Penny Arcade Machine

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  • ME 218A: “The Price is Right”

    To design and build a penny arcade machine usingmechatronics: electronics, electro-mechanical actuators, sensors, and embeddedsystem software written entirely in C.

    Key Elements
    Design Approach
    We decided to play a game pertaining to the populartelevision show, “The Price is Right.” Before the show’s contestants play a mini-game, they must bid on aninitial product. All contestants who winthe opportunity to play a mini-game also get to spin the “big wheel.” To incorporate elements of the televisionshow in our penny arcade machine, we decided to design two games: a biddinggame and a wheel spinning game.

    Bidding Game
    The user was presented with a household item at random (outof 25 possible items); he/she had the goal of guessing more accurately than arandomly generated guess by the computer. If the user’s guess was within a price range determined by the correctprice and a randomly-determined tolerance price, then the user proceeded to thewheel spinning game.

    Wheel Spinning Game
    The user spun our custom-made wheel on which 16 pricedivisions were printed. The useraccumulated money by landing on certain positions on the wheel. The user’s goal was to get as close to $1.00without going over. The computergenerated a random wheel spin total which the player must compete against towin. If the user’s wheel spins weregreater than or equal to those of the computer, then a motorized dispenserawarded a gumball to the user.

    Mechanical Aspects
  • Figure 1: SolidWorks CAD model of wheel
  • Electrical Aspects
    Optical Encoder
    An optical encoder was used to detect the spinning wheel’sposition. The encoder consisted of threeoptical emitter/detector pair sensors, each of which detected reflectedinfrared light from two sensor rings. Thesensor rings and tape sensor positions are shown below in Figure 2. The outer sensor ring had a pattern of 16alternating white and black squares corresponding to the 16 available pricesshown on the front of the wheel. Theprimary tape sensor was aimed at this ring and incremented a counter each timeit detected a rising edge going from black to white or a falling edge goingfrom white to black. In this way, theencoder tracked the wheel’s relative movement.
  • Figure 2: Sensor rings and tape sensor positions for the optical encoder
  • Asecondary tape sensor used to determine direction was positioned on the outerring at half of a division away from the primary tape sensor. By observing which sensor had a rising orfalling edge first, the direction of the wheel’s rotation was inferred.

    Asecond sensor ring, consisting of a single black square, was used to calibratethe absolute position of the encoder. Onceper rotation, the calibration tape sensor detected the black square and resetthe counter to reflect an accurate absolute position. While the tape sensor hardware was veryreliable and accurately detected transitions at high wheel speeds, the speed atwhich the three tape sensor ports could be polled by our C32 microcontrollerwas not fast enough to ensure accurate counts over long periods of gameplay.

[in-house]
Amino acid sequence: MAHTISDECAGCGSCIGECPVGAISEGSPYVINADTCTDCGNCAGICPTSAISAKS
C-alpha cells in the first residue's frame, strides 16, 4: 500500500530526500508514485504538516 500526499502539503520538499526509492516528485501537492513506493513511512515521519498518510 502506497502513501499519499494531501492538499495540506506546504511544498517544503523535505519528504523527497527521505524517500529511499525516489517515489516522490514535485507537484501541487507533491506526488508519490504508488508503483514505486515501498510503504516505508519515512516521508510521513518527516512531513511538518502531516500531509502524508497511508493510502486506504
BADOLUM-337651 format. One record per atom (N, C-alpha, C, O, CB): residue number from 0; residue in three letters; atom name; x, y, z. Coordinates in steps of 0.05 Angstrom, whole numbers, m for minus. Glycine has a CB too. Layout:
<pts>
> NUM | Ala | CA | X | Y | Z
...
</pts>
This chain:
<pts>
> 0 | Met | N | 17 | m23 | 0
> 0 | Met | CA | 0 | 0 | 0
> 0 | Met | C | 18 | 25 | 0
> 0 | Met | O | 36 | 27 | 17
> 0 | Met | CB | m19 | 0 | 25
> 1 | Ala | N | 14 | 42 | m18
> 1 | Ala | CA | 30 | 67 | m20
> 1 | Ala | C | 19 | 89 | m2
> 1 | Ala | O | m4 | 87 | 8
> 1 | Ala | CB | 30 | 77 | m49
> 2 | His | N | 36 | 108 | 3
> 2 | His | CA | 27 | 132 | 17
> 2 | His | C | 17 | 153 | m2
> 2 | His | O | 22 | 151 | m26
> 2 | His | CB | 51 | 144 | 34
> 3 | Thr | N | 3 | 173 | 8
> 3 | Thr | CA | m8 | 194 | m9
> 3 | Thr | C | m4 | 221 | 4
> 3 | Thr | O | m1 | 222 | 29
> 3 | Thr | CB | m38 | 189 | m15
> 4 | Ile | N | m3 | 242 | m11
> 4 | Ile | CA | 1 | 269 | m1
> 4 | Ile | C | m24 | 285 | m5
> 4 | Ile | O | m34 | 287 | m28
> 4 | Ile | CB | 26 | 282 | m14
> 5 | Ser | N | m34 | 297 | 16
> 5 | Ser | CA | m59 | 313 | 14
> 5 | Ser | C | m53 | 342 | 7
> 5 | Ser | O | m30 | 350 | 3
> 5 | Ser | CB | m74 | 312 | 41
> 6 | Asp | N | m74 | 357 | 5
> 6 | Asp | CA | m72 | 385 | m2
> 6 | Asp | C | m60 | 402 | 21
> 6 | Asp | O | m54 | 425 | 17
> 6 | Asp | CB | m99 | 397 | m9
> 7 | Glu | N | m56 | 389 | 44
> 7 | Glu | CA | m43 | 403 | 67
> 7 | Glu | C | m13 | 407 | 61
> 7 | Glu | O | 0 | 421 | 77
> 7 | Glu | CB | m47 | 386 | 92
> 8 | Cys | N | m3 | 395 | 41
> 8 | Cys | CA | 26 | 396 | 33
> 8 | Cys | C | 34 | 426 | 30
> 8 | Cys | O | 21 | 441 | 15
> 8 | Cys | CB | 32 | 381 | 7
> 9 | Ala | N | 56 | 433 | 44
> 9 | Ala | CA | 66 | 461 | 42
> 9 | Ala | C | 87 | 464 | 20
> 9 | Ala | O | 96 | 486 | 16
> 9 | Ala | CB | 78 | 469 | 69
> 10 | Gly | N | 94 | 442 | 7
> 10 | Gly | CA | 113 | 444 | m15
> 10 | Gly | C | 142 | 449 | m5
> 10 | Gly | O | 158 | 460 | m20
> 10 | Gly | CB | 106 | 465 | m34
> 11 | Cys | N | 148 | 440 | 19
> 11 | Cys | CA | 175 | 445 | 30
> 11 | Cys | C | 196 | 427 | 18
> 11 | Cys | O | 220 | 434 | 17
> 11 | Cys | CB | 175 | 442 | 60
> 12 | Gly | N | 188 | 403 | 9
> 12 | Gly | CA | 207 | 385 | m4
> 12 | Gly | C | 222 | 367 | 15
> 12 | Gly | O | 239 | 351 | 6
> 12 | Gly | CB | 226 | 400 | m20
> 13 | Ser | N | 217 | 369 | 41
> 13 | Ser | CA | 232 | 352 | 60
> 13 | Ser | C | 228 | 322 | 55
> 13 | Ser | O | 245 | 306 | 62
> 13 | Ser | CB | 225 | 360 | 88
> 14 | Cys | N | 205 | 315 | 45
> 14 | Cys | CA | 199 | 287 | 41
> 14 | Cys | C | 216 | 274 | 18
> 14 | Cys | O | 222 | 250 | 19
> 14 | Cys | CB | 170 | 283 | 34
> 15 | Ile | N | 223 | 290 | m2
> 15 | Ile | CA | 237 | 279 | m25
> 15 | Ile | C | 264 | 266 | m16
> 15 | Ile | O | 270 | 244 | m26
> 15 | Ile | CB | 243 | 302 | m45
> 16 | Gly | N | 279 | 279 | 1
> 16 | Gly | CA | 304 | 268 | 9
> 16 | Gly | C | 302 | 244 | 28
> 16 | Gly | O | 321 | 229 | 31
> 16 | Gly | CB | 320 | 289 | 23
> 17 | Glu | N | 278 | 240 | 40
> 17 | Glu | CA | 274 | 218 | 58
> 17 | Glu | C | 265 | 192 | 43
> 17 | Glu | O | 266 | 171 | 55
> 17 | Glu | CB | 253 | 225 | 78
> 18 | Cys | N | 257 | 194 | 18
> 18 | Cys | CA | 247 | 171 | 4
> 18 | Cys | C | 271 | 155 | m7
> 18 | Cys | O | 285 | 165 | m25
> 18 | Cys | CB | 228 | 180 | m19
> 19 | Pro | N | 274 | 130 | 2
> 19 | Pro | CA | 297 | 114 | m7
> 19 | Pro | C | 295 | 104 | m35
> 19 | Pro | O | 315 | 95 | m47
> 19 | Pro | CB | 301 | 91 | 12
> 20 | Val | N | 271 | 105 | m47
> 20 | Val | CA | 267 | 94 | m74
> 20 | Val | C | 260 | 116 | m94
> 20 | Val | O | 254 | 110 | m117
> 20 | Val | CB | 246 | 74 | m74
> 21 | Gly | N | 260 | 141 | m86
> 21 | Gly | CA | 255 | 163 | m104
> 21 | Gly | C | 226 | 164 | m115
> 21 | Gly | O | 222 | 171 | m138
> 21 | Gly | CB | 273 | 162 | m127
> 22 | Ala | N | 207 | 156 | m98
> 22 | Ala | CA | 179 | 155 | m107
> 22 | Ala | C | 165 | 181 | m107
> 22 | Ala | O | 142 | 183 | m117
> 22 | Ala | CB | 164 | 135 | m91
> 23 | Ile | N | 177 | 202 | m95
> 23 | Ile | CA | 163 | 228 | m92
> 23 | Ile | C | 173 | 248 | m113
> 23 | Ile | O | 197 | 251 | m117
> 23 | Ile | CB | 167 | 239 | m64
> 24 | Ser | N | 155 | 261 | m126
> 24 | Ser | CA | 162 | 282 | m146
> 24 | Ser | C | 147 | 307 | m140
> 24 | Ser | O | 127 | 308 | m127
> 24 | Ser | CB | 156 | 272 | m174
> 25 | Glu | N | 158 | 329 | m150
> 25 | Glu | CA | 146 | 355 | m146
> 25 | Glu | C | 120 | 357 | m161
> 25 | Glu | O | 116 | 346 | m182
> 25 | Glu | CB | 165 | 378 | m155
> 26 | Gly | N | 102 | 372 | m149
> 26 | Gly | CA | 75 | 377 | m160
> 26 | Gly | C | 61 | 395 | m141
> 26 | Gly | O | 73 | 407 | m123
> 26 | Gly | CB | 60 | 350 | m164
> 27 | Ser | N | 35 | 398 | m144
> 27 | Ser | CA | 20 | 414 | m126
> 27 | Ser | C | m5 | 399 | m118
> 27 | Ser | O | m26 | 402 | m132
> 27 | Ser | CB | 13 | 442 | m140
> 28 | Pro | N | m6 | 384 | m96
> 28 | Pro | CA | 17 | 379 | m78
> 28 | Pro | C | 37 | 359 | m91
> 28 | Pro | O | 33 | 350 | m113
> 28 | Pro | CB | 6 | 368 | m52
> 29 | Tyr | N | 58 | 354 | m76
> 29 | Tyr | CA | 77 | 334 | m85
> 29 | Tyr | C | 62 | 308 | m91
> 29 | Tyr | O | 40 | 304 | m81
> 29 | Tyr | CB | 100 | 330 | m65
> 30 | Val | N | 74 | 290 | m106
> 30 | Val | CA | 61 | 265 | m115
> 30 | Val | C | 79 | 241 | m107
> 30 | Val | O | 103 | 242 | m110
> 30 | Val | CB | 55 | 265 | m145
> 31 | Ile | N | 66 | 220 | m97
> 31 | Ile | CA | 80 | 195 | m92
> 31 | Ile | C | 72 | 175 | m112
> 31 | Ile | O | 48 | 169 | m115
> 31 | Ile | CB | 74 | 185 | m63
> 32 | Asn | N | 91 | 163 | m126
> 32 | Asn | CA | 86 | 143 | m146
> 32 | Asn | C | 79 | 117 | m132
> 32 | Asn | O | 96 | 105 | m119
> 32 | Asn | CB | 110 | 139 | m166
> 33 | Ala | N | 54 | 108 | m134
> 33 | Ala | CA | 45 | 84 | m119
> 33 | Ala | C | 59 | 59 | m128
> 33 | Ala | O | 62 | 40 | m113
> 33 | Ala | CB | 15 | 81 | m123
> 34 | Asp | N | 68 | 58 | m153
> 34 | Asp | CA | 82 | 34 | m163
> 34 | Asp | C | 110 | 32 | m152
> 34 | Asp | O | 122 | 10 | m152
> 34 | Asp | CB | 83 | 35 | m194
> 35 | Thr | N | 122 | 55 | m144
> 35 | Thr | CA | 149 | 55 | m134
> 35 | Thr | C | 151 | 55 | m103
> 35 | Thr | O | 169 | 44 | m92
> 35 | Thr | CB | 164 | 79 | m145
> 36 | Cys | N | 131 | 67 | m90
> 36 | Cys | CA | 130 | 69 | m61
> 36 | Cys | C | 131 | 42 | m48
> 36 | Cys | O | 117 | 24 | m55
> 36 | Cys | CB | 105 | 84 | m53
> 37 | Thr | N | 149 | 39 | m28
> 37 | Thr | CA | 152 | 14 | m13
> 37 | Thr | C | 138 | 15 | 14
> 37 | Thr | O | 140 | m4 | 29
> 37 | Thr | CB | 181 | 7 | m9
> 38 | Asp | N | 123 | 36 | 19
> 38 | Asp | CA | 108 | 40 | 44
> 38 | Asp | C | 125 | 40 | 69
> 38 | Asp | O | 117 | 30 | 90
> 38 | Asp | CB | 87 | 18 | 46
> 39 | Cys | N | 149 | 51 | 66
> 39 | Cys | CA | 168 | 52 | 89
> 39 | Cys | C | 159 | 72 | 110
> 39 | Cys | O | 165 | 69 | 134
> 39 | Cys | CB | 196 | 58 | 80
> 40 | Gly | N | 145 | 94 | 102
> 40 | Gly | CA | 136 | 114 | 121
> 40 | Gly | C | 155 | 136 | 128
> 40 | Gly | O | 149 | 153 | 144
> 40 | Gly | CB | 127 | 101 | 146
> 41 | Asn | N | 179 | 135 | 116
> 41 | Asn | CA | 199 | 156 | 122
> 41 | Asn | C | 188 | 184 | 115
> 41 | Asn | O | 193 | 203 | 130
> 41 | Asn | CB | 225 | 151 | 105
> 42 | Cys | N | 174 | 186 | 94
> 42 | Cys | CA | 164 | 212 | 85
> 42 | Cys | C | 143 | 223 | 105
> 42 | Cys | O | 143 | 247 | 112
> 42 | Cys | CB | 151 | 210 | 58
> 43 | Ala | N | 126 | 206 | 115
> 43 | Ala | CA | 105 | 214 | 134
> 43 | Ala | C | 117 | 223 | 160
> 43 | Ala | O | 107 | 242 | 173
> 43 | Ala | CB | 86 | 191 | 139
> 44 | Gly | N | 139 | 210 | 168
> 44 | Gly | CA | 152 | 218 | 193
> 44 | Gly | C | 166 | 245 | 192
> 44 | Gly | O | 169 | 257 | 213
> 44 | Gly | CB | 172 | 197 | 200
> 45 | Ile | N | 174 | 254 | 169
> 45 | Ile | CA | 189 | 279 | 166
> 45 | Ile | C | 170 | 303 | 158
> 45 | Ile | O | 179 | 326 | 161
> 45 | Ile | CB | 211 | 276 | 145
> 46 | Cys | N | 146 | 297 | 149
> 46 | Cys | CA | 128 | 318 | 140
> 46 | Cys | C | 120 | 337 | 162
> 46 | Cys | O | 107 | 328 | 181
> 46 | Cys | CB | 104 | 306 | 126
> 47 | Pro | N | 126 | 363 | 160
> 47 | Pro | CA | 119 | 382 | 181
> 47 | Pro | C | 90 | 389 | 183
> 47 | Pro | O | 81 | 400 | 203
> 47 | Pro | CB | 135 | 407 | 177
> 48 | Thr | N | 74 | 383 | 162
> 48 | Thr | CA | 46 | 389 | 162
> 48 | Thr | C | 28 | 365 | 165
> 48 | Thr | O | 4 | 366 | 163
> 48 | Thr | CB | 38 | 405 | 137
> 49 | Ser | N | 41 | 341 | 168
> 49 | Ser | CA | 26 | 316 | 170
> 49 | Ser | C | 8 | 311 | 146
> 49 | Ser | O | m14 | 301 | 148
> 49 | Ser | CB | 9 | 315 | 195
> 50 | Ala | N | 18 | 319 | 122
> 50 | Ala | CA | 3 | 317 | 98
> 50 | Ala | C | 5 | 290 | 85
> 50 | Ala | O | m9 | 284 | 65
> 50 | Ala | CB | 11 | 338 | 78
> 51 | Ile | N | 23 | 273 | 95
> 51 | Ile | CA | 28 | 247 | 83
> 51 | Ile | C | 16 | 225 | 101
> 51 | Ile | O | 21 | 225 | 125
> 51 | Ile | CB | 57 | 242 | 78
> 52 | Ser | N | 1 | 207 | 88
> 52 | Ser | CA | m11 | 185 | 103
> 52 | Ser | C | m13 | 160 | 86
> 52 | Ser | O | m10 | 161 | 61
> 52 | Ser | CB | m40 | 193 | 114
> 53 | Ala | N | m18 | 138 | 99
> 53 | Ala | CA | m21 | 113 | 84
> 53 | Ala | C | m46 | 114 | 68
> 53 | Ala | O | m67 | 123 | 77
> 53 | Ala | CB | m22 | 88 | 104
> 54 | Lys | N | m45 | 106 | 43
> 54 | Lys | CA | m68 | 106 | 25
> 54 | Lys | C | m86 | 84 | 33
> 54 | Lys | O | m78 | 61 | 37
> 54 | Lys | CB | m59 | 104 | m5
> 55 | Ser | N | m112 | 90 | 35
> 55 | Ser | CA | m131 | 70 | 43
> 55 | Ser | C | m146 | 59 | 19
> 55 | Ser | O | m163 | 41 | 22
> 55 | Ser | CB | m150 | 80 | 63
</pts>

Signal Conditioning
    Each tape sensor’s output was conditioned before being fedinto the C32 microcontroller. Whenoptimally positioned, the tape sensors swung between approximately 2.5 and 4.0Vas the black and white squares passed the sensors. This signal was used to generate clean,bounce-free transitions between 0 and 5V by passing the sensor output through aLM339 quad comparator with hysteresis.

    The inner sensor ring was 4.75” OD/3.5” ID and the outersensor ring was 7.5” OD/6.5” ID. The rings were made of cardstock and attachedto the back of the wheel with the transitions lined up appropriately. The tapesensors were mounted approximately 1” from the back face of the wheel and were attachedusing laser-cut acrylic. While the spec sheet for the tape sensors gave aspecific distance for optimal signal, we found that moving the sensors backfurther increased our signal and gave more reliable transitions.

    Software Aspects
    For code excerpt, please contact me.

    The project and all intermediate deadlines were completed ontime. We spent close to $142, and werethus roughly 5% under budget.

    All project components worked well during the publicdemonstration. We observed userenjoyment to be high, perhaps due to user persistence because we designed thegame to be fairly difficult to win (i.e. win a gumball).

    Figure 3 below is a photo of our final project.
  • Figure 3: the final project (wheel on right, SWAG dispenser on left)